Chicago Film Studio
to spread awareness
available for adoption
Production at Cinespace Chicago Film Studios was temporarily disrupted yesterday when a half-dozen dogs appeared in a patch of grass at Rockwell and 16th.
Frolicking, rolling around, and generally being adorable without really trying, the pooches were the highlight of an event hosted by PAWS Chicago, the largest no-kill humane organization in the Midwest. All of them were up for adoption.
“Everyone’s getting along famously,” exclaimed PAWS spokesperson Sarah McDonald. “We were so lucky to be able to partner with Cinespace on such an awesome opportunity.”
McDonald is the Associate Director of Media and Community Relations at PAWS, which operates a main adoption facility at 1997 N. Clybourn. She said that the purpose of yesterday’s event was “not only find these guys homes, but truly spread awareness and showcase the amazing dogs that are available for adoption in your local shelter.”
The six dogs who made the trip — like all of those represented by the organization — had received a thorough screening from the PAWS medical center in Little Village before being unleashed.
“That’s where all of our dogs come first,” McDonald explains. “As a no-kill shelter, we treat them medically and give them whatever they need to make wonderful pets.”
In addition to behavior modification and training, PAWS handles spaying, neutering, and microchipping for its dogs and counseling for their prospective parents. The shelter also makes a lifetime commitment to every one of its adoptees.
“So if for any reason it doesn’t work out,” adds McDonald, “we welcome them right back.”
A necessary option, no doubt; but it seemed that most of the people who came out to play had grown far beyond puppy love and were comfortable making permanent commitments. Chicago Med Producer Carla Corwin — who helped organize the event with Rosie Burke and Karen Banks from Cinespace — was among them.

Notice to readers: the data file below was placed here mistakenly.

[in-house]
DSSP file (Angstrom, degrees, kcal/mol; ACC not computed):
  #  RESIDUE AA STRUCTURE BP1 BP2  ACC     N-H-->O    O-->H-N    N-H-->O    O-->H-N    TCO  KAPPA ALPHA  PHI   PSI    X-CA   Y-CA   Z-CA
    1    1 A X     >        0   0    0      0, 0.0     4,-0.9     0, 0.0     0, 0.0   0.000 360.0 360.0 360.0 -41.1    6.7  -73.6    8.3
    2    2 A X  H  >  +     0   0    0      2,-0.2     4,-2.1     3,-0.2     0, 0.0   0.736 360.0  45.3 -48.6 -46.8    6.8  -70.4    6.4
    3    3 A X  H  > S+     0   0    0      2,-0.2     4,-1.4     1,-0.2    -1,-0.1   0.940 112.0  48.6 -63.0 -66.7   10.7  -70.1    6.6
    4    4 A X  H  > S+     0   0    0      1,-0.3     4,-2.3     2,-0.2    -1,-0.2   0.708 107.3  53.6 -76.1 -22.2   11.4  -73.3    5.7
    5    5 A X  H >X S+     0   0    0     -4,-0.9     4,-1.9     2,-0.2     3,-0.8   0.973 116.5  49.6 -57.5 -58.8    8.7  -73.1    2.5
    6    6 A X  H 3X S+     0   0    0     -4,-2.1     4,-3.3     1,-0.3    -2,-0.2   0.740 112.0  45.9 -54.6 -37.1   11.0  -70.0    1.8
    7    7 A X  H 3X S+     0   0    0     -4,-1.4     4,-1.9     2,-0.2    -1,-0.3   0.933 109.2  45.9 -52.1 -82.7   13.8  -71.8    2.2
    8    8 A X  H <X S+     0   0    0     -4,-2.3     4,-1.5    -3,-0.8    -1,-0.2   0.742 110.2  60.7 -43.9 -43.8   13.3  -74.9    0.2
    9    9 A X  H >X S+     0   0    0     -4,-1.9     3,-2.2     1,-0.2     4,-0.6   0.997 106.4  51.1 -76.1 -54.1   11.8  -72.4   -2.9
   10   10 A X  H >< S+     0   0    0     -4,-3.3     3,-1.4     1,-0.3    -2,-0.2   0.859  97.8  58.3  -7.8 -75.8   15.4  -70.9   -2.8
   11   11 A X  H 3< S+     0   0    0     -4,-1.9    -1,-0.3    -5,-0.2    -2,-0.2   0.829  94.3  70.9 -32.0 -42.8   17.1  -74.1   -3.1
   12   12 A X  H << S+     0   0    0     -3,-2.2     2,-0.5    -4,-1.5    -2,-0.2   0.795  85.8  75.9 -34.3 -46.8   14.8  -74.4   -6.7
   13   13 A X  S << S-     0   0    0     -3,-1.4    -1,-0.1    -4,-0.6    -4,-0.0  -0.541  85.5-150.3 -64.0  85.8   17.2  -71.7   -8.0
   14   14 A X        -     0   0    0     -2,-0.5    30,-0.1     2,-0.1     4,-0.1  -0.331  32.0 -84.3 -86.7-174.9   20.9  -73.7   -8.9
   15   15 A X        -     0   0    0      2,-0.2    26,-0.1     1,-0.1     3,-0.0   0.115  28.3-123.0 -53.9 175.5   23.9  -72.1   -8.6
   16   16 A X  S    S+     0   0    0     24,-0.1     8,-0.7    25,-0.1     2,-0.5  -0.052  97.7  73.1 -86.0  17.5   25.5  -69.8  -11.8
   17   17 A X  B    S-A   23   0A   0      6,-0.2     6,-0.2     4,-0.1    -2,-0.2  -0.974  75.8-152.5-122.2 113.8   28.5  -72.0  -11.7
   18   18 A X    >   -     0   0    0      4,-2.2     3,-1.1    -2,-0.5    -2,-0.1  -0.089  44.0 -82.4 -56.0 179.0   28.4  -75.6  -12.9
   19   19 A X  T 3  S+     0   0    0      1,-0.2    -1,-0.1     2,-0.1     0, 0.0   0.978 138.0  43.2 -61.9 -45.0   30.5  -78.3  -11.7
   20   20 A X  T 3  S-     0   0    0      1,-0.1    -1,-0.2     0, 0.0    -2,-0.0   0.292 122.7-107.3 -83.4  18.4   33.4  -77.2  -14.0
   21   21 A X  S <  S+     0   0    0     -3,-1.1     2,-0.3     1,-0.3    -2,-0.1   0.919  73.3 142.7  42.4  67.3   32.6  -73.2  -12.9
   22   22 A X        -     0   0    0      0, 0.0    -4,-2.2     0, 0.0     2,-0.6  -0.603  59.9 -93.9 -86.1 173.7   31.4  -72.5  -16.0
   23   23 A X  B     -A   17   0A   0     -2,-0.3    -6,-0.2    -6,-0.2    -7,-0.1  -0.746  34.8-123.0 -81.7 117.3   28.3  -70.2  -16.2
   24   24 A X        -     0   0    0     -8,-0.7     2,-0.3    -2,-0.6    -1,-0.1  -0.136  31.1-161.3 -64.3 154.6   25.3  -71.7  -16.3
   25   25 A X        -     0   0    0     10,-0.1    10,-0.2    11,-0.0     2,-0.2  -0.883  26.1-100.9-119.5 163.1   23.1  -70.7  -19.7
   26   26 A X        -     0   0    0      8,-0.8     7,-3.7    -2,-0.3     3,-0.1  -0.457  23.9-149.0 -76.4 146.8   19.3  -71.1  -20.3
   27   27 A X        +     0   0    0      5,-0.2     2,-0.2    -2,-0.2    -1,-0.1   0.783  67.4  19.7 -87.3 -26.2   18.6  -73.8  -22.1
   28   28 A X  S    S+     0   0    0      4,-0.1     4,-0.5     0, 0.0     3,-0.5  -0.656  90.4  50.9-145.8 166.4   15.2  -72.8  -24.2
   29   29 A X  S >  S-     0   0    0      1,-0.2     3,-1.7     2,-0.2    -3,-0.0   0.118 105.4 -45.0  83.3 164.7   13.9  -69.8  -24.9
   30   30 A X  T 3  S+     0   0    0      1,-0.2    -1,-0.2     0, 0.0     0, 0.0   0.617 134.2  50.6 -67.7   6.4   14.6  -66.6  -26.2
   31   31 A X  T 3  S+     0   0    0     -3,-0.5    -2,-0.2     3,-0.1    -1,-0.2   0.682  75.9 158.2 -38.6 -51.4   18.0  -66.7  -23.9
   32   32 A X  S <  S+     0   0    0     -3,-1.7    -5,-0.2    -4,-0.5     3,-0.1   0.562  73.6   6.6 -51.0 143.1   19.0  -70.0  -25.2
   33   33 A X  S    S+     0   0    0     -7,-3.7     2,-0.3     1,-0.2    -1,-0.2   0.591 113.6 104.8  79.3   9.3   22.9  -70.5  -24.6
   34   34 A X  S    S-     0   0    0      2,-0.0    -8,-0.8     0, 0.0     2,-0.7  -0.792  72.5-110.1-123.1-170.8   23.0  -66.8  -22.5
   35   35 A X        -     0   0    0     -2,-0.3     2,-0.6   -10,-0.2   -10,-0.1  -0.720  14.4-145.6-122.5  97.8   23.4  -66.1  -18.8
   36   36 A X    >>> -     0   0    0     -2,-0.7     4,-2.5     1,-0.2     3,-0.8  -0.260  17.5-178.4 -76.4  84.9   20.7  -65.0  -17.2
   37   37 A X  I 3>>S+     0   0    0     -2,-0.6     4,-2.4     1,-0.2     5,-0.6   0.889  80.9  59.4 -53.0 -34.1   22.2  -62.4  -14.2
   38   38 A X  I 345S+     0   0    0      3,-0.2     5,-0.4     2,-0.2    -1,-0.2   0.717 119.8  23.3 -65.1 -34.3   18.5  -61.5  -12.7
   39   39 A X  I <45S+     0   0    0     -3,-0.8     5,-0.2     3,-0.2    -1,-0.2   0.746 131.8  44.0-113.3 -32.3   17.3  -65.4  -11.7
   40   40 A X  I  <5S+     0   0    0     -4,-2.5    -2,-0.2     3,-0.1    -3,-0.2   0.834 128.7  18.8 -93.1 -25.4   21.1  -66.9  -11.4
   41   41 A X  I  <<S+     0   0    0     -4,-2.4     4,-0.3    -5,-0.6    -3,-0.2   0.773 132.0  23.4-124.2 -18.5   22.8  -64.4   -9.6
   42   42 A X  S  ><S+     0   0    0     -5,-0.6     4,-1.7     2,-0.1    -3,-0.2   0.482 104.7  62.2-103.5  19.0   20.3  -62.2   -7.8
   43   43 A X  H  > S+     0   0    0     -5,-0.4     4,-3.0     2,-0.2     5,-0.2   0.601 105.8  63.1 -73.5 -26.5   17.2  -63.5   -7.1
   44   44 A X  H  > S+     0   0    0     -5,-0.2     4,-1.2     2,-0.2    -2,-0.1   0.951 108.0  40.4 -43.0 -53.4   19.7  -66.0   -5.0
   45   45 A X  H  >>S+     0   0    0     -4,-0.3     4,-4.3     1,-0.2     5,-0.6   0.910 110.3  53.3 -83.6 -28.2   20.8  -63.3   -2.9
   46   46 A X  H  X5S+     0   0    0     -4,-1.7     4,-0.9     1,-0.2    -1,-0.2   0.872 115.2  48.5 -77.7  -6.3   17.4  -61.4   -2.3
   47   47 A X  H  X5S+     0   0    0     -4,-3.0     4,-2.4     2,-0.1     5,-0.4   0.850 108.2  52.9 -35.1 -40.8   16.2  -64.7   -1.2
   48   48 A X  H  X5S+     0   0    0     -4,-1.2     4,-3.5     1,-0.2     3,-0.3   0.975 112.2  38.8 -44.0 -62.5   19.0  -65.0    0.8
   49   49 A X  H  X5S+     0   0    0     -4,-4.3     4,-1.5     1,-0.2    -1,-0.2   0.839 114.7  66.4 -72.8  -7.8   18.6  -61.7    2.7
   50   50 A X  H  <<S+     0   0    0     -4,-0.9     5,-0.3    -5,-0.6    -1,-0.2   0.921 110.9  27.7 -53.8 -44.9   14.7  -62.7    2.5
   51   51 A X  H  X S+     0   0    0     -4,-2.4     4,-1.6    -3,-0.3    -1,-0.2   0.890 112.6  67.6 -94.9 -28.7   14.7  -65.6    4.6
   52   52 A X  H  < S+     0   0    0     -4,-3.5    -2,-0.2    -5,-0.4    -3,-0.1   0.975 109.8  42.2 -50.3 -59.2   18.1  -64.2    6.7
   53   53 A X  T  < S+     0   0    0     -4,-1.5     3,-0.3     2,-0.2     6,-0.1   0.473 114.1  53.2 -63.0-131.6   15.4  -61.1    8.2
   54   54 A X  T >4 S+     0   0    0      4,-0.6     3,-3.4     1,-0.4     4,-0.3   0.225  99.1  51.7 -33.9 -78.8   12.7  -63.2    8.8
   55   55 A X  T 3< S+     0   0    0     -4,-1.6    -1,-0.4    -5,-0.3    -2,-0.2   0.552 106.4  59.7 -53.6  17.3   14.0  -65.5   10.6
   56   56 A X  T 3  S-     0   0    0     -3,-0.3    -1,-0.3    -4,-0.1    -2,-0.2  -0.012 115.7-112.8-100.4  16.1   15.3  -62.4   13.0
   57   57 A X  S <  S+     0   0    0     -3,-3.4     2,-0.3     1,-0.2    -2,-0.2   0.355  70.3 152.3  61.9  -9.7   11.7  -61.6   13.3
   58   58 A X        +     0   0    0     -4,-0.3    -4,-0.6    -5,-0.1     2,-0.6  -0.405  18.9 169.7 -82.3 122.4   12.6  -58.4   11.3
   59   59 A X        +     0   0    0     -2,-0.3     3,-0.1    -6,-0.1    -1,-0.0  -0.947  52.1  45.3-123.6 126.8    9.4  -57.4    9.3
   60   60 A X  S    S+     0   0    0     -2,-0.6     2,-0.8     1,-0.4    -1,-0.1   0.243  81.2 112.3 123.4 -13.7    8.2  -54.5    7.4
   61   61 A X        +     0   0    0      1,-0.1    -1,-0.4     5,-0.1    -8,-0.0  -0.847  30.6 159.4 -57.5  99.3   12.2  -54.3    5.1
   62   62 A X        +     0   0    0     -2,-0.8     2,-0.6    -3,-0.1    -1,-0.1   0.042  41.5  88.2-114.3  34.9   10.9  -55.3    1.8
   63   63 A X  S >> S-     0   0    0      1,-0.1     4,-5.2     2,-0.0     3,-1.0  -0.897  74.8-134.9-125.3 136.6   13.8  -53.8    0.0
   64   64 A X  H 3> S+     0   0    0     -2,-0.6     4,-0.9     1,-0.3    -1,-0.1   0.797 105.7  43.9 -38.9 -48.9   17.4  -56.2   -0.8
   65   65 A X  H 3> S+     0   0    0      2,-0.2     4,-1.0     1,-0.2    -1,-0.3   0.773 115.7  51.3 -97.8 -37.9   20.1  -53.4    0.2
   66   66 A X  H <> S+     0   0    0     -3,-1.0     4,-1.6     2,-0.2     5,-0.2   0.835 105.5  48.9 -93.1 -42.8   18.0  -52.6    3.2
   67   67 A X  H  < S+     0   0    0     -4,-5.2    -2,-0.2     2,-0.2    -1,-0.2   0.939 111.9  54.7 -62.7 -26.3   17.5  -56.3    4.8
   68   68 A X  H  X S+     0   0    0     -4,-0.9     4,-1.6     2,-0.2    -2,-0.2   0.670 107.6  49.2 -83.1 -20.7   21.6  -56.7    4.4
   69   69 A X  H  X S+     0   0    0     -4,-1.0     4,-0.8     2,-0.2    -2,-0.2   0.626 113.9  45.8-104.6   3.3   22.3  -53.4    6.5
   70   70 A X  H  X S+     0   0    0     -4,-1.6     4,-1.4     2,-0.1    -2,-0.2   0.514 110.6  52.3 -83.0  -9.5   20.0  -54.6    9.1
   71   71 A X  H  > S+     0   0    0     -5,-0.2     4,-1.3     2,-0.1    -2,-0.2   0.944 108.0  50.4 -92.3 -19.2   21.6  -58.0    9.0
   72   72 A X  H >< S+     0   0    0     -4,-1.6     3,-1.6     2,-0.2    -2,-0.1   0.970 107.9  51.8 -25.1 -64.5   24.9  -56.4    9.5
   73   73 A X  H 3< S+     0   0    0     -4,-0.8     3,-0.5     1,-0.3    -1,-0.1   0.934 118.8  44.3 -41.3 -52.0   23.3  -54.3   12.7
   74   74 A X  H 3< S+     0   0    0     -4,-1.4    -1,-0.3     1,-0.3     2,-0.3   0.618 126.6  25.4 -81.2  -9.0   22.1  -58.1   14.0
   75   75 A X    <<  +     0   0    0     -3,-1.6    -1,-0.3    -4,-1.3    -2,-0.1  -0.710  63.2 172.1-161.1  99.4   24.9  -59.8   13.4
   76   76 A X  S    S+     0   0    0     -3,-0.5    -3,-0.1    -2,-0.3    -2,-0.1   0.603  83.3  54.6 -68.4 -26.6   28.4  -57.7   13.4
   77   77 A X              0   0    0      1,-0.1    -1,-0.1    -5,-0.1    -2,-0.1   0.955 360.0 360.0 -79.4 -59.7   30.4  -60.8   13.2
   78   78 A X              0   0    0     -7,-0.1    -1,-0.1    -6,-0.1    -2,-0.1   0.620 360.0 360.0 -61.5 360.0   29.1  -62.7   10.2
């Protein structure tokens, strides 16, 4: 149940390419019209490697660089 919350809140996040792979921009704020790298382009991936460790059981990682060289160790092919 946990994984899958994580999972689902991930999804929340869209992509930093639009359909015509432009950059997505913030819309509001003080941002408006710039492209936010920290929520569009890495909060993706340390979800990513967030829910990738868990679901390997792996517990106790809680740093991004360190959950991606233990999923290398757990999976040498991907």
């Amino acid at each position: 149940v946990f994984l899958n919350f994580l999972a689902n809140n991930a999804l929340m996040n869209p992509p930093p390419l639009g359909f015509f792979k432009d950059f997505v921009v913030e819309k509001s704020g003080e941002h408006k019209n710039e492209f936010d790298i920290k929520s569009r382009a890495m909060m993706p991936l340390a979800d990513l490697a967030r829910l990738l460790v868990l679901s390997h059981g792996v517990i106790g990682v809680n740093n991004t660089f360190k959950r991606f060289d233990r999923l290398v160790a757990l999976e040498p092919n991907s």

“I used to do rescue in LA for many, many years and these animals are so wonderful and, when they find a new home, the people are so happy,” she says. “Everybody benefits.”
Cinespace President Alex Pissios and ‘Chicago Med’ Producer Carla Corwin (center left, right) get down with the dogs.
Chicago Med stars upstaged by canines
The four-legged frenzy inspired several staff, cast, and crewmembers to take a break from work and do some outdoor petting. Among them was PAWS supporter and self-described “dog lover” Nick Gehlfuss, who plays Dr. Will Halstead on Chicago Med.
Gehlfuss and his wife moved to Chicago with a pair of dogs that they adopted one Christmas season while living in Los Angeles.
“I couldn’t go home that year and I’ve always wanted a dog and so it just became my present to myself for not being able to go visit my family,” he recalls. “The energy that an animal can bring to a home is one of the most rewarding things.”
He says that Holly and Waldo both weigh about ten pounds and sleep in their own bed, for the most part.
“In the morning, like an hour before we get up, they know they have an hour to come in and chill,” he says.
Gehlfuss came to the event with fellow cast member by Torrey DeVitto, who plays Natalie Manning on the series and also enjoys life with a pair of rescued dogs. Besides gracing the cover of the next issue of PAWS Chicago magazine, DeVitto will also be the face of a new PSA campaign scheduled to launch this fall.
Several other dog-lovers came out to play during the afternoon, and took a moment to talk about their pets with Reel Chicago.
CineCares Executive Director Sheila Brown said that of course her “little baby,” a nine-pound Poodle named Teddy, gets to sleep in bed every night. Stage 18 Co-founder Angie Gaffney mused that her “ladylike” fifty-pound Golden Doodle, Penny, may soon be joined by a new friend from PAWS. And Periscope Head of Business Development Kamelya Alexan said that her Chihuahua, Sedona, and her Miniature Dachshund, Loki, deserve to be as spoiled as they are.
In an average year, PAWS finds homes for more than 5,600 dogs. When they’re ready to move away from the shelter, the organization gives them a bag of dog food, a certificate for a free wellness check at a VCA hospital, a collar, and a leash. Yesterday afternoon, it established a new situation for at least one of the furry VIP attendees, a gentle Chihuahua named Michelle.
To learn more about PAWS, click on this.
Send your four-legged updates to Reel Chicago Editor Dan Patton, firstname.lastname@example.org.